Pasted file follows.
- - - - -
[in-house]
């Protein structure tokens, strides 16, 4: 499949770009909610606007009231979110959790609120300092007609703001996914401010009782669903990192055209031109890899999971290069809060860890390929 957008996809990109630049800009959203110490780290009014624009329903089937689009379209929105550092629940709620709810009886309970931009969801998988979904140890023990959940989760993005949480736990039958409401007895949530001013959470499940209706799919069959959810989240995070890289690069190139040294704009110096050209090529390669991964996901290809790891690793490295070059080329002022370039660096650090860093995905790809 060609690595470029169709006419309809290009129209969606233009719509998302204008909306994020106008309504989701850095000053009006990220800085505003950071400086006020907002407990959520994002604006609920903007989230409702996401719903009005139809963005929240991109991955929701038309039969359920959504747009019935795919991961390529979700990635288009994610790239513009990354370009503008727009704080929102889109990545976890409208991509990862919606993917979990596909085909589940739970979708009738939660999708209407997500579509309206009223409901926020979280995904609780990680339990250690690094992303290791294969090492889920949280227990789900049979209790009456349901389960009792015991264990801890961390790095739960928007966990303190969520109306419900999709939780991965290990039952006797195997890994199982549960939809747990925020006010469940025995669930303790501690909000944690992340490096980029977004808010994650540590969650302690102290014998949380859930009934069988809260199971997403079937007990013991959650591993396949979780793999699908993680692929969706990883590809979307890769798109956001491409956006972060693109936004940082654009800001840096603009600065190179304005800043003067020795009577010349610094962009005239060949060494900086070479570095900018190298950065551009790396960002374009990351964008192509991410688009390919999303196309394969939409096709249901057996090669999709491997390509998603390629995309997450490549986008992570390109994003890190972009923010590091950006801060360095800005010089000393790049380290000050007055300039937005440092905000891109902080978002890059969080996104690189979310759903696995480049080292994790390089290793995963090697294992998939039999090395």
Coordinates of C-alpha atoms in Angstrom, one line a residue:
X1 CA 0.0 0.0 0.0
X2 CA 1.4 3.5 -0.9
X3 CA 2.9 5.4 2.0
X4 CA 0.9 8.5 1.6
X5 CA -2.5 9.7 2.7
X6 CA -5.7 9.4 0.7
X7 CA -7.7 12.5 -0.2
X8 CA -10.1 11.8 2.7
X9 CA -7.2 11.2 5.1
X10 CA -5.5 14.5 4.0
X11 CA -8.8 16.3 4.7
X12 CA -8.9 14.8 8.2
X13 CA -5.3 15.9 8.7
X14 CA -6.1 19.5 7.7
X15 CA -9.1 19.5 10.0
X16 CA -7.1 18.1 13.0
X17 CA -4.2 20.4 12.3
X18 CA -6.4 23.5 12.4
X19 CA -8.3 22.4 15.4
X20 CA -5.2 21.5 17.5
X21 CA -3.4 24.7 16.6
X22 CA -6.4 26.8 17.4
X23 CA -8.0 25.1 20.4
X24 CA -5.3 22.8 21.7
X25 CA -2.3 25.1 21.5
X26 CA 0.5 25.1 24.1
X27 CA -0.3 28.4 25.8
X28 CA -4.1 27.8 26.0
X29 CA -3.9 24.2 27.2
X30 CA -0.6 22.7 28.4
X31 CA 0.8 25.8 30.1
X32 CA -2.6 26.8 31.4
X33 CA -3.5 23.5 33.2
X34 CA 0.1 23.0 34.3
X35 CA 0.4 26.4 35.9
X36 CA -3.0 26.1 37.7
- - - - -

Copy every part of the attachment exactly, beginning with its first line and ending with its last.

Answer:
[in-house]
């Protein structure tokens, strides 16, 4: 499949770009909610606007009231979110959790609120300092007609703001996914401010009782669903990192055209031109890899999971290069809060860890390929 957008996809990109630049800009959203110490780290009014624009329903089937689009379209929105550092629940709620709810009886309970931009969801998988979904140890023990959940989760993005949480736990039958409401007895949530001013959470499940209706799919069959959810989240995070890289690069190139040294704009110096050209090529390669991964996901290809790891690793490295070059080329002022370039660096650090860093995905790809 060609690595470029169709006419309809290009129209969606233009719509998302204008909306994020106008309504989701850095000053009006990220800085505003950071400086006020907002407990959520994002604006609920903007989230409702996401719903009005139809963005929240991109991955929701038309039969359920959504747009019935795919991961390529979700990635288009994610790239513009990354370009503008727009704080929102889109990545976890409208991509990862919606993917979990596909085909589940739970979708009738939660999708209407997500579509309206009223409901926020979280995904609780990680339990250690690094992303290791294969090492889920949280227990789900049979209790009456349901389960009792015991264990801890961390790095739960928007966990303190969520109306419900999709939780991965290990039952006797195997890994199982549960939809747990925020006010469940025995669930303790501690909000944690992340490096980029977004808010994650540590969650302690102290014998949380859930009934069988809260199971997403079937007990013991959650591993396949979780793999699908993680692929969706990883590809979307890769798109956001491409956006972060693109936004940082654009800001840096603009600065190179304005800043003067020795009577010349610094962009005239060949060494900086070479570095900018190298950065551009790396960002374009990351964008192509991410688009390919999303196309394969939409096709249901057996090669999709491997390509998603390629995309997450490549986008992570390109994003890190972009923010590091950006801060360095800005010089000393790049380290000050007055300039937005440092905000891109902080978002890059969080996104690189979310759903696995480049080292994790390089290793995963090697294992998939039999090395």
Coordinates of C-alpha atoms in Angstrom, one line a residue:
X1 CA 0.0 0.0 0.0
X2 CA 1.4 3.5 -0.9
X3 CA 2.9 5.4 2.0
X4 CA 0.9 8.5 1.6
X5 CA -2.5 9.7 2.7
X6 CA -5.7 9.4 0.7
X7 CA -7.7 12.5 -0.2
X8 CA -10.1 11.8 2.7
X9 CA -7.2 11.2 5.1
X10 CA -5.5 14.5 4.0
X11 CA -8.8 16.3 4.7
X12 CA -8.9 14.8 8.2
X13 CA -5.3 15.9 8.7
X14 CA -6.1 19.5 7.7
X15 CA -9.1 19.5 10.0
X16 CA -7.1 18.1 13.0
X17 CA -4.2 20.4 12.3
X18 CA -6.4 23.5 12.4
X19 CA -8.3 22.4 15.4
X20 CA -5.2 21.5 17.5
X21 CA -3.4 24.7 16.6
X22 CA -6.4 26.8 17.4
X23 CA -8.0 25.1 20.4
X24 CA -5.3 22.8 21.7
X25 CA -2.3 25.1 21.5
X26 CA 0.5 25.1 24.1
X27 CA -0.3 28.4 25.8
X28 CA -4.1 27.8 26.0
X29 CA -3.9 24.2 27.2
X30 CA -0.6 22.7 28.4
X31 CA 0.8 25.8 30.1
X32 CA -2.6 26.8 31.4
X33 CA -3.5 23.5 33.2
X34 CA 0.1 23.0 34.3
X35 CA 0.4 26.4 35.9
X36 CA -3.0 26.1 37.7